The cross-validation may take some time as k HS-maps must be computed. Once the process is completed, a new dialog box appears, entitled “area-adjusted frequency cross-validation”. The upper graph shows the Fi curves along with the Boyce indices. The panel just below the graphs allows the user to select various display options. The lower graph displays the bins. By default, there are four of them and they have an equal width. The histograms represent the average number of cross-validation points in each bin (in green) and the average area (or number of map cells) covered by each bin (in red). You can change the number of bins with the spin editor below the graph. You can also modify the sizes of the bins, either manually by drawing the histogram bar borders with the mouse, or by selecting one of the bin-partitioning algorithm in the lower panel. You can choose between equal width (all bins cover the same HS range), equal counts (BioMapper tries to set bin limits so as they all have about the same number of cross-validation points) or equal area (BioMapper tries to set bin limits so as they all cover about the same area). The equal counts is somewhat similar to the operation described in the paper by Boyce et al. and seems to give the best results. There is still some work going on this part too.
If you want to compare several models later, you may want to store the cross-validation data into a file. You can do so with the menu Cross-validation/Save CV data…. These data can be opened again later by the menu Evaluation/Load CV data…, which brings back the cross-validation dialog box. The CV-data file is in text format and can be opened in another program if you want to make your own analysis of them. You may also want to save the continuous P/E curves (Cross-validation/Save continuous P/E curves…) for display in another application.
Once you have chosen the relevant bin limits, you can reclassify the HS map to present only these new categories by clicking on the Reclassify HS map button.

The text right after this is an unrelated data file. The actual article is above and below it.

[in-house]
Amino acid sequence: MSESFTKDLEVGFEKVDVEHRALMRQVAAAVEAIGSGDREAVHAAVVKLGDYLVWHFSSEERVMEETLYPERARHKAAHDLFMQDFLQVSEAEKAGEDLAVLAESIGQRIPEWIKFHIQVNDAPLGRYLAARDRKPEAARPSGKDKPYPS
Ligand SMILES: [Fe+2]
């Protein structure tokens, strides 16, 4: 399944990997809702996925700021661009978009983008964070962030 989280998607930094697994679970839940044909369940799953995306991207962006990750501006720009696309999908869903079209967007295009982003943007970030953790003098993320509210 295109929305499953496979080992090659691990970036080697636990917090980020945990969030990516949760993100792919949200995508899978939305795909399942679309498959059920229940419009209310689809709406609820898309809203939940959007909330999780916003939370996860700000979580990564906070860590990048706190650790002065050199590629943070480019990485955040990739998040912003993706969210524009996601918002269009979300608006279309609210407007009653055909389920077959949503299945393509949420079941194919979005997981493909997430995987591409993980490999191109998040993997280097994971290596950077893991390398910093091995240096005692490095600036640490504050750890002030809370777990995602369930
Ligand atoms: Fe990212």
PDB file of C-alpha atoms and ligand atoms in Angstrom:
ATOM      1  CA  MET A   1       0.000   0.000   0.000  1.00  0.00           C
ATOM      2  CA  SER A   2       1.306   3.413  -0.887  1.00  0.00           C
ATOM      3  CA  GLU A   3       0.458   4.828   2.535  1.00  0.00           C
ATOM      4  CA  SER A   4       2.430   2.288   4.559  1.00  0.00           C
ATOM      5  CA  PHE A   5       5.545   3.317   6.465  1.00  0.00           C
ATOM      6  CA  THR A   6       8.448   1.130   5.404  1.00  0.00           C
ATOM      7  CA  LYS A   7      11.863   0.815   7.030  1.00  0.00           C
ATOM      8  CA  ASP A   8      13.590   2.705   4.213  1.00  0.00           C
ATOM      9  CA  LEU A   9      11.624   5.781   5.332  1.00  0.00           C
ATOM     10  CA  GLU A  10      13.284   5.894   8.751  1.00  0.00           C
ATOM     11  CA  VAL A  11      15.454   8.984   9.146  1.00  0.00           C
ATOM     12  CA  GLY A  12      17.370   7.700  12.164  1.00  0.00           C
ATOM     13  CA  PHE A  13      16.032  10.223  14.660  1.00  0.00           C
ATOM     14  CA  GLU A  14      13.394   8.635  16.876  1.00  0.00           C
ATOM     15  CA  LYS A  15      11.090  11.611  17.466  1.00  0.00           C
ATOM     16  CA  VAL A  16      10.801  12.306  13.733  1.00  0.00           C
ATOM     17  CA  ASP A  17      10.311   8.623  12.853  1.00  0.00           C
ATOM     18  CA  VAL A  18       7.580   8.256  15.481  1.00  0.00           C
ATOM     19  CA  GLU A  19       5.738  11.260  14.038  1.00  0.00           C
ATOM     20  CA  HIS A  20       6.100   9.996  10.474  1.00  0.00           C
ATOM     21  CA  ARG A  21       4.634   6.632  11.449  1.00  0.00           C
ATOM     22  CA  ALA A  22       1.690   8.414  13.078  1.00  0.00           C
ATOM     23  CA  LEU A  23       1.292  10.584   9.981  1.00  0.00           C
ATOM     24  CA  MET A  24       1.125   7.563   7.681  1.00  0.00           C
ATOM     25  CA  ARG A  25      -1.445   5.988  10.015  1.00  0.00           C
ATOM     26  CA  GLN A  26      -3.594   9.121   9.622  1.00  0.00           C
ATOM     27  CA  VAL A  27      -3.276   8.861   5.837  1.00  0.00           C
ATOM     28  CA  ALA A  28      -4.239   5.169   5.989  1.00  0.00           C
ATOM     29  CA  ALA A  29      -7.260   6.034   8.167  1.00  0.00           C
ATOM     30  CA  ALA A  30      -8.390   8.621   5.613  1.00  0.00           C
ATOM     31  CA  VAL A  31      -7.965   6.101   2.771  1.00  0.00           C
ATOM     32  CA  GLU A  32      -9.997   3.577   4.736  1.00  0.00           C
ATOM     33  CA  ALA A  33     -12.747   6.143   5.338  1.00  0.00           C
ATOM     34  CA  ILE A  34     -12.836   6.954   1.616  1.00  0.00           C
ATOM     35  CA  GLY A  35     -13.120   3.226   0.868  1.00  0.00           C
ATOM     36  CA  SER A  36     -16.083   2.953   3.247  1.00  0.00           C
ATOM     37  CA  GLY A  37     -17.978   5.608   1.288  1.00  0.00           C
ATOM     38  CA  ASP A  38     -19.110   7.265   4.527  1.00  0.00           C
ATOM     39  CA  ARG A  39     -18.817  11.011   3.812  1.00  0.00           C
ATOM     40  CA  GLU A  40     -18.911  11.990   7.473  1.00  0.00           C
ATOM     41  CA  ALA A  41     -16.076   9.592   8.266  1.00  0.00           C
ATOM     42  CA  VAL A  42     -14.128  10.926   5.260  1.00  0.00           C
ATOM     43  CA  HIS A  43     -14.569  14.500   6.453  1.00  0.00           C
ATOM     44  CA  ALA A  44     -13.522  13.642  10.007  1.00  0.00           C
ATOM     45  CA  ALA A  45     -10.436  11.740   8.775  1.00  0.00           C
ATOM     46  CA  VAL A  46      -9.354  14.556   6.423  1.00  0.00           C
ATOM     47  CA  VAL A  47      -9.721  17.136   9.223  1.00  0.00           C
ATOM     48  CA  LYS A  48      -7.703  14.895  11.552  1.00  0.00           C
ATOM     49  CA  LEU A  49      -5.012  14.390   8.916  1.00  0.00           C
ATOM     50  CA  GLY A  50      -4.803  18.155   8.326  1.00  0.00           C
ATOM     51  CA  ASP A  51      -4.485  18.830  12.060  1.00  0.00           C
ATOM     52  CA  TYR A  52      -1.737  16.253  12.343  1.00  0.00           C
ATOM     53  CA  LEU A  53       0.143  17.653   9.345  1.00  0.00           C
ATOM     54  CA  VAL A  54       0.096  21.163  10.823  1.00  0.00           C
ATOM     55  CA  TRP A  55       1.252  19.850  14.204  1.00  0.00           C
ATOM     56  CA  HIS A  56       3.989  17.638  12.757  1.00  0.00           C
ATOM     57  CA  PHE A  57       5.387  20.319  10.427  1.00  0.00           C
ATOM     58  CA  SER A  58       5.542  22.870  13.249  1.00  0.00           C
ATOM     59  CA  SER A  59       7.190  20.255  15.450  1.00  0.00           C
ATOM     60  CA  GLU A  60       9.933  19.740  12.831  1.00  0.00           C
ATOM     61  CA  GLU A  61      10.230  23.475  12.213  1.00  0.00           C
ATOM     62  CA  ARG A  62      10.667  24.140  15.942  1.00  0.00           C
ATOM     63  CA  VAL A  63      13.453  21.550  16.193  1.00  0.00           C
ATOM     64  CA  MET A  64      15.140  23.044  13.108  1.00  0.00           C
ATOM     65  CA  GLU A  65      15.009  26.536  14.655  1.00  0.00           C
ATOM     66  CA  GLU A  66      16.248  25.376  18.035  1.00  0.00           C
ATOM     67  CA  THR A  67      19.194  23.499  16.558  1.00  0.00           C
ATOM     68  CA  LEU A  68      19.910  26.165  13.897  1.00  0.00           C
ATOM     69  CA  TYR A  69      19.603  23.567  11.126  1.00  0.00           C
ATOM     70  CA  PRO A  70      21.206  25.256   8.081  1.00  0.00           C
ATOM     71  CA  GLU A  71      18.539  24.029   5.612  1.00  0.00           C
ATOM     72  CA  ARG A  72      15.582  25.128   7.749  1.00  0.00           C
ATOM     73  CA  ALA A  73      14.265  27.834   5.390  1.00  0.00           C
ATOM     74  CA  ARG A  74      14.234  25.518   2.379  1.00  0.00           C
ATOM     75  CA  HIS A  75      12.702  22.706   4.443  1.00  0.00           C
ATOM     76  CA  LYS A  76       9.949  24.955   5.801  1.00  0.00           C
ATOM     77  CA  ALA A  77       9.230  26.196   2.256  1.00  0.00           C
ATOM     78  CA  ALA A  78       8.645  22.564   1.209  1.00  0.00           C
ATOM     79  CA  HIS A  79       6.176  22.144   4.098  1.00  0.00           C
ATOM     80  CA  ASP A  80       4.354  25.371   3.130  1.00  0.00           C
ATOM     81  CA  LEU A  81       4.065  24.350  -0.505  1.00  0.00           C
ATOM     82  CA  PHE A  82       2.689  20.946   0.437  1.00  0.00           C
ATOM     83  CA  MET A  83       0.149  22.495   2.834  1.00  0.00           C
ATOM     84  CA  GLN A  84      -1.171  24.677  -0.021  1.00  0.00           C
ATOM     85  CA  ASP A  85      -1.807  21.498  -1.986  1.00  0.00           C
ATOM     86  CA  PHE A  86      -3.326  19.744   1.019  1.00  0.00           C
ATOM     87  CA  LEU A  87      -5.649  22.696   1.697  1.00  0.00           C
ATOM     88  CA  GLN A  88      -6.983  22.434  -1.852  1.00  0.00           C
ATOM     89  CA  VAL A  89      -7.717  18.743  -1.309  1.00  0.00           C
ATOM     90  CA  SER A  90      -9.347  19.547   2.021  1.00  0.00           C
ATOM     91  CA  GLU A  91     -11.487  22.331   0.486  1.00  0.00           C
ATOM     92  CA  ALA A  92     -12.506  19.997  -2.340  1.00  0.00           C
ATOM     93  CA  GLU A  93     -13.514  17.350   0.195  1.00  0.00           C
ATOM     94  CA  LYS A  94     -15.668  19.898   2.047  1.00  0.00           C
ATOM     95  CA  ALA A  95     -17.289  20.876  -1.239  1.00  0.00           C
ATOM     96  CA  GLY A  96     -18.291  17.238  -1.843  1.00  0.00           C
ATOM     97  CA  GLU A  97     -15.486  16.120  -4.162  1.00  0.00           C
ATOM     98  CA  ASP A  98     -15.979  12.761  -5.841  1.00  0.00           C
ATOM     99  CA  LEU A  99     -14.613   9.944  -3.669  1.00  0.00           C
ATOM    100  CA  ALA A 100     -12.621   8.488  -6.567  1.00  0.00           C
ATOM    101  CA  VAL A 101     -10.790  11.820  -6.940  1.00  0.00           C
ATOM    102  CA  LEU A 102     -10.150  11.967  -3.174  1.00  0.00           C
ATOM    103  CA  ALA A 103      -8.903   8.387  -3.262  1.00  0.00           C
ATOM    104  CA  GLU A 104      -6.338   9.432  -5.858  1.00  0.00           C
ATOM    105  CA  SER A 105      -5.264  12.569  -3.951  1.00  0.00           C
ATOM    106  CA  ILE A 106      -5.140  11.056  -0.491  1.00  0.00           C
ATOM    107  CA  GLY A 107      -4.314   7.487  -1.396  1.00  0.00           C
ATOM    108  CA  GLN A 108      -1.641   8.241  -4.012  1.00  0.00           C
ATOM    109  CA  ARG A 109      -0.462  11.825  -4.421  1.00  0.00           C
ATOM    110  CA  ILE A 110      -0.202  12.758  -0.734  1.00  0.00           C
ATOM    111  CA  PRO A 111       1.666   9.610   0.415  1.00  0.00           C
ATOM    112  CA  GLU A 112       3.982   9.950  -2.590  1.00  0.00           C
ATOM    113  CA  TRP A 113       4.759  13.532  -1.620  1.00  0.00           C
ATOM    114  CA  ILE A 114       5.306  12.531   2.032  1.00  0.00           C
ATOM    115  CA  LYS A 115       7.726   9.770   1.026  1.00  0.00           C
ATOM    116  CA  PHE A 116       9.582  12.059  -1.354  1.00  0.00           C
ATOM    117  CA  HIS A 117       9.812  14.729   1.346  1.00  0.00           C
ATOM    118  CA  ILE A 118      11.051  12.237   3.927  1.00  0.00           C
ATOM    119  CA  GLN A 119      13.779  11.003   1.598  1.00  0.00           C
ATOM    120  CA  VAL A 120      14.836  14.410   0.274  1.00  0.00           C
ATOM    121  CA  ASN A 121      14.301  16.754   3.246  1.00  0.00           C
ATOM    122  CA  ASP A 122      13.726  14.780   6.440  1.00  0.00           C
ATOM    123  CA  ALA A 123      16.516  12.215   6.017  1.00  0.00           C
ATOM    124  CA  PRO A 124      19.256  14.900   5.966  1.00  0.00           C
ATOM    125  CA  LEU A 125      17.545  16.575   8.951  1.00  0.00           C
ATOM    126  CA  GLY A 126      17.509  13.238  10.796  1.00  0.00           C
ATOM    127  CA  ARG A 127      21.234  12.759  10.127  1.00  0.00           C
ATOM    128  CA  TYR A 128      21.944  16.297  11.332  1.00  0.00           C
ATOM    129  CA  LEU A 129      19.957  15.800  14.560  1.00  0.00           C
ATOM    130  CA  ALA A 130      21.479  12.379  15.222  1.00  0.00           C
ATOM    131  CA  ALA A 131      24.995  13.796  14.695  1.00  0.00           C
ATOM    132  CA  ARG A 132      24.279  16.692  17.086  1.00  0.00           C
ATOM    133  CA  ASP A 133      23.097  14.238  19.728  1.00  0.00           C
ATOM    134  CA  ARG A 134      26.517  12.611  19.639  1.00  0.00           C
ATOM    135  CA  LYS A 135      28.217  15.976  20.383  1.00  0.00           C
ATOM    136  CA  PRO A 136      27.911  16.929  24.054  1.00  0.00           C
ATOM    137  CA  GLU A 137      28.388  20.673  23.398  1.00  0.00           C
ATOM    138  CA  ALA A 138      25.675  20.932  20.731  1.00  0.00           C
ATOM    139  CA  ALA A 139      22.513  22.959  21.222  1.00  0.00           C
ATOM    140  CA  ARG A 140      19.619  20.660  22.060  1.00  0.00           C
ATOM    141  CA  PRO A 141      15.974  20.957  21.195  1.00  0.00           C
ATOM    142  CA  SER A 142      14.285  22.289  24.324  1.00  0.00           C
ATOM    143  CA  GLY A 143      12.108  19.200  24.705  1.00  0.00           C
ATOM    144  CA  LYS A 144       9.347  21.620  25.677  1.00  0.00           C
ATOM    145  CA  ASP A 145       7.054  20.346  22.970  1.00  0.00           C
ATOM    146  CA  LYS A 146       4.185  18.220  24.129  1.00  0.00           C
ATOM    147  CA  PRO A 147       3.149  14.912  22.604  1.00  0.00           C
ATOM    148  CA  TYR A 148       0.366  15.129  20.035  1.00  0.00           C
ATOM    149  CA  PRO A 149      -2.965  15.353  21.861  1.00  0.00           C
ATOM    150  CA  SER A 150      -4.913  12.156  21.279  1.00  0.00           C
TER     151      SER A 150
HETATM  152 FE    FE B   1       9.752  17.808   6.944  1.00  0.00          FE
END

You can also save the graphs (Cross-validation/Save graphs…) in WMF or EMF format, which you can use for instance in Word or Powerpoint.
Finally, by leaving the cross-validation box, you will find a summary of the cross-validation statistics, along with the bin limits and old validation indices (AVI and CVI), in BioMapper’s main result window. Remember that all presence-only evaluation indices (and probably presence/absence indices as well) are always somewhat sensitive to the study area.

Old evalutation indices

The Absolute Validation Index (AVI) and the Contrast Validation Index (CVI) were developed before Boyce indices and cross-validation processes. They are still provided in Biomapper for backward compatibility as a side results of the cross-validation procedure, the Boyce continuous index should be preferred.
The AVI is the proportion of validation cells that have a HS>50. It evaluates how good a job the model is doing (i.e. predicting high HS for cells where the species is present). However, an AVI of 1 (best value) could be obtained by a model predicting presence everywhere. In other words, the AVI cannot tell if a model is better than chance. The CVI does this:
If we call AVI0 the proportion of all cells that have a HS>50, then the CVI = AVI – AVI0. A model predicting presence everywhere would thus get a CVI of 0. Obviously, the CVI is always lower than the AVI.
Both indices are useful. A good model should have high values for both indices (say, AVI>0.75 and CVI>0.3). If your model has a low AVI (<0.5), it shouldn’t be trusted. However, if it gets a good AVI and a poor CVI, it doesn’t mean that your model is bad, just that is it not very different from random expectation. This could happen if your study area is closely fitting the focal species ecological requirements. Indeed, the larger the study area (or the more specialised the focal species), the higher the CVI.
Remember that all presence-only evaluation (and probably presence/absence indices as well) indices are always somewhat sensitive to the study area.


  • Hirzel, A.H., Arlettaz, R., 2003. Modelling habitat suitability for complex species distributions by the environmental-distance geometric mean. Environmental Management 32, 614-623.
  • Reutter, B.A., Helfer, V., Hirzel, A.H., Vogel, P., 2003. Modelling habitat-suitability using museum collections: an example with three sympatric Apodemus species from the Alps. J Biogeography 30, 581-590.